2.4. Data analysis

The reactivity of a given oxygen carrier is quantified in terms of gas yield or conversion efficiency, y and is defined as the fraction of fully oxidized fuel divided by the carbon containing gases in outlet stream, in this work CO2, CO and CH4.

yco2 + ycH4 + yco

Here yi denotes the concentration (vol. %) of the respective gas, obtained from the gas analyzer. The mass-based conversion of the oxygen carrier, m, is defined as

where m and mox are respectively, the actual mass and the mass of the oxygen carrier in fully oxidized. Equations (7) and (8) are employed for calculating m as a function of time during the reduction and oxidation period respectively from the measured concentrations of various gaseous species by the gas analyzer:

i = ®i-i - r^^ (4yco2 + 3yco + 2yo2 - yH2 )dt

Jt0 m 2 22

COi = (Oi

fti 2Mo l.

\-1 + lt -- K^.

Jto m 2"

noutyo? ,out

where a>i is the instantaneous mass-based conversion at time i, mi.1 the mass-based conversion in the preceding instant, t0 and t1 the initial and final time of measurement, Mo the molar mass of oxygen, and n out the molar flow rate of dry gas at the reactor outlet.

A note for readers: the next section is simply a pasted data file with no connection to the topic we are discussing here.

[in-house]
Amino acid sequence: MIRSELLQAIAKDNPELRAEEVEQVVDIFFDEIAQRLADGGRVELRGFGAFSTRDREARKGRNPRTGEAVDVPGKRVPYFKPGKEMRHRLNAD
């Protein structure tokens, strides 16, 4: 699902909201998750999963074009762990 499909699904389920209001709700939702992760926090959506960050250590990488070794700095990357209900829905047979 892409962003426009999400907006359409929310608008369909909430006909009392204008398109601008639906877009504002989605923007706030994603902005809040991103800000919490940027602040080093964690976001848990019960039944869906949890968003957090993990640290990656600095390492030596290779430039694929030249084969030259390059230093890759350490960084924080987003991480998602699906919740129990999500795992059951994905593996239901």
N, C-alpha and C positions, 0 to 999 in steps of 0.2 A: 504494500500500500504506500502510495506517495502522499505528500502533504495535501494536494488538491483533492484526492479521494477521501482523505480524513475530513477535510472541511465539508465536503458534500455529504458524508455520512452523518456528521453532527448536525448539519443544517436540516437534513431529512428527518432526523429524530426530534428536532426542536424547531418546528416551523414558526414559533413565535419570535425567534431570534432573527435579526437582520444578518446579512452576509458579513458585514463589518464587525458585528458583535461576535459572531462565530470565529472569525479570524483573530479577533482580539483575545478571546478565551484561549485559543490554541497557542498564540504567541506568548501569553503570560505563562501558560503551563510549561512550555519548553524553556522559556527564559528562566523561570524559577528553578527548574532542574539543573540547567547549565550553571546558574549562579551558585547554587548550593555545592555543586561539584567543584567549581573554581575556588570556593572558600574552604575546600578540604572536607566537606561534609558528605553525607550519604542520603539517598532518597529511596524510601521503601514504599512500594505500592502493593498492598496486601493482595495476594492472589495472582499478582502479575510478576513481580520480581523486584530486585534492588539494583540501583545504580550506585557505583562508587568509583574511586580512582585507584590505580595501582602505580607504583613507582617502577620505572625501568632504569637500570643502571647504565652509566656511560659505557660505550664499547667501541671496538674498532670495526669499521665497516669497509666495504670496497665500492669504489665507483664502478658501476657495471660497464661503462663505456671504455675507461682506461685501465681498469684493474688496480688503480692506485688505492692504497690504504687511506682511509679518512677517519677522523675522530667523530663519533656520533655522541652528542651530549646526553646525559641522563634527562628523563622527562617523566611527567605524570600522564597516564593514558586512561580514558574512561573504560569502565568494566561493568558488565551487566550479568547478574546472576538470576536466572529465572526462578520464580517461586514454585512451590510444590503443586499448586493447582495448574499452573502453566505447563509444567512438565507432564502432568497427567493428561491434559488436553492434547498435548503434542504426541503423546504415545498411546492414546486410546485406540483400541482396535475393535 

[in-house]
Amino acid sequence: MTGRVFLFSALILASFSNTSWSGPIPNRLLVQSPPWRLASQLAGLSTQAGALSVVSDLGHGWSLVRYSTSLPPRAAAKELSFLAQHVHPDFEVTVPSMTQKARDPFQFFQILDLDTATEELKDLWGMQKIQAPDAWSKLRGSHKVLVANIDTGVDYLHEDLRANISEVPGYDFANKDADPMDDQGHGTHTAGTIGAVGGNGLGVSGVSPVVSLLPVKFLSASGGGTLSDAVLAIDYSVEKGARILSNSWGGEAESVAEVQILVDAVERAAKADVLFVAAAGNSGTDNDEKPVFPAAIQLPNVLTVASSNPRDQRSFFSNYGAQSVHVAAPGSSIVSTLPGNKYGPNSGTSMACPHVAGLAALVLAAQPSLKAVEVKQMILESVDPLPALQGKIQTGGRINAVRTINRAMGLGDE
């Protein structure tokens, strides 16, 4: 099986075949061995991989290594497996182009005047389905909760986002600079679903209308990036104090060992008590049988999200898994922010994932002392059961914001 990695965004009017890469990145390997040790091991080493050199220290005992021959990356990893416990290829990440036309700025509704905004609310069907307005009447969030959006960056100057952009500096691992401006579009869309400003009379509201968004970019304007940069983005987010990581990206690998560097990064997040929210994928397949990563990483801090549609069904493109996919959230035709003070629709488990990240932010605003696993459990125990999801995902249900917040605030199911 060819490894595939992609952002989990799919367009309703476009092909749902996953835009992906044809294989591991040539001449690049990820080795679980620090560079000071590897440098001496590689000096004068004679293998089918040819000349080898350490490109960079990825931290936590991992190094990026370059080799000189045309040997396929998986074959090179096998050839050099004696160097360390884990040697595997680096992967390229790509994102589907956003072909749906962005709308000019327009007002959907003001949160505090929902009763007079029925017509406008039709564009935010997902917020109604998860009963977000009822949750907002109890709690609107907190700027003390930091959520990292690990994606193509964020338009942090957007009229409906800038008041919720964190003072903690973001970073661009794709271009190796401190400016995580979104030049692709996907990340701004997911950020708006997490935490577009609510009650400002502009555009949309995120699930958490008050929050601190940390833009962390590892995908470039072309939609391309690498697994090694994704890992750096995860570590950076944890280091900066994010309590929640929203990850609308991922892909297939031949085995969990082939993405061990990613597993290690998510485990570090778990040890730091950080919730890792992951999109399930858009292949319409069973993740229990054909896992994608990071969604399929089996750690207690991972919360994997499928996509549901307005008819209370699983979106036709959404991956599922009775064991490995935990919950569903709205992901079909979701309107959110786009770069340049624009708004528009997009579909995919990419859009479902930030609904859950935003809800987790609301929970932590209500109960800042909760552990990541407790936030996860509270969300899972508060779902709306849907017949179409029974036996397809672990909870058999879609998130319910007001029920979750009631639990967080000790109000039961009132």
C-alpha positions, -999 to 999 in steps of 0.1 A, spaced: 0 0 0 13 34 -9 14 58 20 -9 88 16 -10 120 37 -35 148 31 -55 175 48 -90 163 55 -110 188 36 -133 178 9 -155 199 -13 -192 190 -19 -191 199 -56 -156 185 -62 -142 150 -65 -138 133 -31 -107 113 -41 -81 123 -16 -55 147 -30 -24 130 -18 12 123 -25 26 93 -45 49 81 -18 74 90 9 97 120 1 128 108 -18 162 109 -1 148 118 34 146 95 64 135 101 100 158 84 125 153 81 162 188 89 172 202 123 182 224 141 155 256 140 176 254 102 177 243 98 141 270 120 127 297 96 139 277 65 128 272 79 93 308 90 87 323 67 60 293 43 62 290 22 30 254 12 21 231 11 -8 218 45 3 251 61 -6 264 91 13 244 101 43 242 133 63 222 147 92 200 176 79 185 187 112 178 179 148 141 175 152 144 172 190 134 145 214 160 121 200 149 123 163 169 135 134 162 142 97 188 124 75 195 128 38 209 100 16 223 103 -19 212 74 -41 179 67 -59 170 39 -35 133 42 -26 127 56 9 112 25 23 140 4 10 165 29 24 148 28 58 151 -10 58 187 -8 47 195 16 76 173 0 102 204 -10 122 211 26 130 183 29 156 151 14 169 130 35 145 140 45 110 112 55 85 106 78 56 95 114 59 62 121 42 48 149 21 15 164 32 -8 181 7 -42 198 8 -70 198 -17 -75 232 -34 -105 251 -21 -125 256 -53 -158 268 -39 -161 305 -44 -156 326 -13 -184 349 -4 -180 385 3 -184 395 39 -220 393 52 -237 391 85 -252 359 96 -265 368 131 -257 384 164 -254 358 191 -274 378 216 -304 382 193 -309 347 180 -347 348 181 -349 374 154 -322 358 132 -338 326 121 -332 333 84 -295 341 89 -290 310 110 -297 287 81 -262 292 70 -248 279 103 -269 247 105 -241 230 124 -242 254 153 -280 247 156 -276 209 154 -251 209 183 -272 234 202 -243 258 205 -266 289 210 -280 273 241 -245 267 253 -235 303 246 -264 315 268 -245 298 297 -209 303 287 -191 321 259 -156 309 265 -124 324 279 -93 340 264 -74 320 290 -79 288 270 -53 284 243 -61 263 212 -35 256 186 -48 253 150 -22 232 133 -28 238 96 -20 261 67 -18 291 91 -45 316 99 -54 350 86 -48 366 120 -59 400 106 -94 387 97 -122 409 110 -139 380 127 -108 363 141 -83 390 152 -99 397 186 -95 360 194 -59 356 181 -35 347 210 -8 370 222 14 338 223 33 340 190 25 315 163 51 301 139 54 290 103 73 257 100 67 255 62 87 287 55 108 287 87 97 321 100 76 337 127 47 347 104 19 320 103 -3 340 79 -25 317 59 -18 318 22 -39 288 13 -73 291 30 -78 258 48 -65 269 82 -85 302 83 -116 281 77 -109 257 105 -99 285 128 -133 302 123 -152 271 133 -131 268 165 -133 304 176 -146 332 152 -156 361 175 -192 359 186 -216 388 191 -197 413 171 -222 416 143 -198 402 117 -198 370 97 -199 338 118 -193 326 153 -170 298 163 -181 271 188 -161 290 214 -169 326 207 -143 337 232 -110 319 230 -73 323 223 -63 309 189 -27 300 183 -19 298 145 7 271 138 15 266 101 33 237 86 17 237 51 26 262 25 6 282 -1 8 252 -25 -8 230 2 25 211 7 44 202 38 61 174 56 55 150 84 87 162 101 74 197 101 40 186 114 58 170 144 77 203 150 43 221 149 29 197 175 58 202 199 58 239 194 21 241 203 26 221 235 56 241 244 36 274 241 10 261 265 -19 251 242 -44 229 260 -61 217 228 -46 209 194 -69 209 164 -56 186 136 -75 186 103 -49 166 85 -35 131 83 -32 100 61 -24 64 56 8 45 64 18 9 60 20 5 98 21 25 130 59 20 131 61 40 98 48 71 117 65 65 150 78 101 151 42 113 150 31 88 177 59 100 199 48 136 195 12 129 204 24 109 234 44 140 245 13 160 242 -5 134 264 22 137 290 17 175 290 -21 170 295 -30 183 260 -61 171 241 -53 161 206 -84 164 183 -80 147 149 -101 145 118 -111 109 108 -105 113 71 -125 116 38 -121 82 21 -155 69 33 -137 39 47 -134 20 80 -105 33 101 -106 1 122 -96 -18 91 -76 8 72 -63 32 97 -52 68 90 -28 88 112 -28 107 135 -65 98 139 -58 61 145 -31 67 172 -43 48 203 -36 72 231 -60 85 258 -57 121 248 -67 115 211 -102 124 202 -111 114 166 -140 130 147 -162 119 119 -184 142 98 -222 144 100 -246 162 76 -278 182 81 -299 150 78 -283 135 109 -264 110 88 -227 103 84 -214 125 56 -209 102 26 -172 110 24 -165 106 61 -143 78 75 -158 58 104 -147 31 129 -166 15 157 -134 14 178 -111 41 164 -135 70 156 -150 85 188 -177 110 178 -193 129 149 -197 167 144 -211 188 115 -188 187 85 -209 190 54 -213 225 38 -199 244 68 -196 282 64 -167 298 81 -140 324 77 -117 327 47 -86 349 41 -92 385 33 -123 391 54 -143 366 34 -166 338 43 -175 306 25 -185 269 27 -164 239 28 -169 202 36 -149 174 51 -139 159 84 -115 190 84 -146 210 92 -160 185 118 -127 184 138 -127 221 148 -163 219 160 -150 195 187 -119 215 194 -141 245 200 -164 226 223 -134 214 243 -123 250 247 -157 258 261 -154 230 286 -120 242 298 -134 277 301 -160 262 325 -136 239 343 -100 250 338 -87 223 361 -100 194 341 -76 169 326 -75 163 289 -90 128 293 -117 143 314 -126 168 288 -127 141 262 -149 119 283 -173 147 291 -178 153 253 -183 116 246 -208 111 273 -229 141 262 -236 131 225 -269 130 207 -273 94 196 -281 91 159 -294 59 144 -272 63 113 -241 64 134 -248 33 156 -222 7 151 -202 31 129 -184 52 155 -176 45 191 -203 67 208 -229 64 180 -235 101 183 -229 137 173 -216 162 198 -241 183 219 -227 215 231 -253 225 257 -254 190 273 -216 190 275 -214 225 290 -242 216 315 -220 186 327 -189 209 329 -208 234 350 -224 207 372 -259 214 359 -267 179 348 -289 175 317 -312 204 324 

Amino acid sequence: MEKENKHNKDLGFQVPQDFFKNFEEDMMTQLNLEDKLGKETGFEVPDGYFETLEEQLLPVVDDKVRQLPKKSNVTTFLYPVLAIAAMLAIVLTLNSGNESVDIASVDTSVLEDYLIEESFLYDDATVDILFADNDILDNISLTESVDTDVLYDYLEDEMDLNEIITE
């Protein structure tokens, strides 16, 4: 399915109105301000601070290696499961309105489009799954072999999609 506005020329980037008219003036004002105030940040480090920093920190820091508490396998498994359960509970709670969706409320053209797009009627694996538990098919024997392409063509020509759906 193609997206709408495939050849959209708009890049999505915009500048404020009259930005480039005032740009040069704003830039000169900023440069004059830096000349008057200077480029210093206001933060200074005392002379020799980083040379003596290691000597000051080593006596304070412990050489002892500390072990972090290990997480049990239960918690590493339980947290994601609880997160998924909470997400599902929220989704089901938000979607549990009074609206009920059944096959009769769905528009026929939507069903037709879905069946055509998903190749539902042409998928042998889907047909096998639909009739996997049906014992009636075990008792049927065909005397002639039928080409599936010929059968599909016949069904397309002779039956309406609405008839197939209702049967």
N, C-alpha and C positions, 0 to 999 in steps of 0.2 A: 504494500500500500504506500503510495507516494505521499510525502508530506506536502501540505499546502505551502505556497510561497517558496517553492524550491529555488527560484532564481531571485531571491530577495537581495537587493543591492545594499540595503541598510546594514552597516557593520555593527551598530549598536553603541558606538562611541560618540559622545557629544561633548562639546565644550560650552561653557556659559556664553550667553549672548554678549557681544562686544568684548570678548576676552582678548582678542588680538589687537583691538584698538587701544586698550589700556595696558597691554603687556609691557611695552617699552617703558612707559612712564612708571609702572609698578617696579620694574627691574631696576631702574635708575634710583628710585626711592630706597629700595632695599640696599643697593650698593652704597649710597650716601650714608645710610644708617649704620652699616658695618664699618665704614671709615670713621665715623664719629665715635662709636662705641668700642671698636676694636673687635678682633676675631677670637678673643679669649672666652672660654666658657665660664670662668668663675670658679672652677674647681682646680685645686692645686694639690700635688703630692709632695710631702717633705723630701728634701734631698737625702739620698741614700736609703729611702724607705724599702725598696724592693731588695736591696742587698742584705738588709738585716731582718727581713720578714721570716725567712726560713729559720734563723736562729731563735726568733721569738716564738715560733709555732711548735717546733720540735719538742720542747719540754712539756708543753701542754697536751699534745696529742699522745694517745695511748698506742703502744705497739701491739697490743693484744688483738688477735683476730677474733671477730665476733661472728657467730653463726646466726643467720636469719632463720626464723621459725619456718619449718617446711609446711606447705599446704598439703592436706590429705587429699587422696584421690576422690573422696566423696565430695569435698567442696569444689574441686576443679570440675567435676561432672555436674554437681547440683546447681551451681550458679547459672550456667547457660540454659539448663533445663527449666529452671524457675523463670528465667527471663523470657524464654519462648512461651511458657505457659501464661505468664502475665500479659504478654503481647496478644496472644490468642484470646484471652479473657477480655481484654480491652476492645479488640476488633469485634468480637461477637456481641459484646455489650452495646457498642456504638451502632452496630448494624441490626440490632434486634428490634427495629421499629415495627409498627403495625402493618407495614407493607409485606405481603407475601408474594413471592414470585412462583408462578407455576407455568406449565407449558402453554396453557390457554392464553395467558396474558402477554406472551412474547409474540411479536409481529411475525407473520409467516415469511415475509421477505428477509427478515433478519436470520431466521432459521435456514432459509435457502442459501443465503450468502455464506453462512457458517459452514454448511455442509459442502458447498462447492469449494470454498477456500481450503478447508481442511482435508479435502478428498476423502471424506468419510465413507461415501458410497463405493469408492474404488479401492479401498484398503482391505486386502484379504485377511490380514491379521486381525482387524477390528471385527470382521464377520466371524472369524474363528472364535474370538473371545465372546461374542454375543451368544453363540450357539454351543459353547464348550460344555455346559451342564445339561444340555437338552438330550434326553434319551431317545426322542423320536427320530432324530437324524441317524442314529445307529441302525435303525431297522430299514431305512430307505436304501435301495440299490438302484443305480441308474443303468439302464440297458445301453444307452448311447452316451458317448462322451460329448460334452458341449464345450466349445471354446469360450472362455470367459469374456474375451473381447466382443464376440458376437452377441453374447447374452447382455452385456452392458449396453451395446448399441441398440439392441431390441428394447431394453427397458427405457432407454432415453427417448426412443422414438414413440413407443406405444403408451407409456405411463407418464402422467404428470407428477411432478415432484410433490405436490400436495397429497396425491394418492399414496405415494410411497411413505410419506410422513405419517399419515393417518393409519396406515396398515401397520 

3. Results

3.1. concentration profiles

Fig. 3 shows the oxygen concentration during the inert gas phase following an oxidation for all samples. During this period, CuO decomposes spontaneously into Cu2O in the environment of inert nitrogen where the particles release oxygen. The oxygen concentrations are somewhat lower than the theoretical equilibrium partial pressure, po2 , corresponding to the decomposition of CuO into Cu2O (1.5% and 2.7% respectively at 900 and 925oC [10]).

Following the inert gas cycles, successful cycles of oxidation and reduction were carried out for all oxygen carriers at 900 and 925oC. As an example, Fig. 4 shows the concentration profile for the C4SZ-1030 sample for the third reduction cycle at 925°C. During the short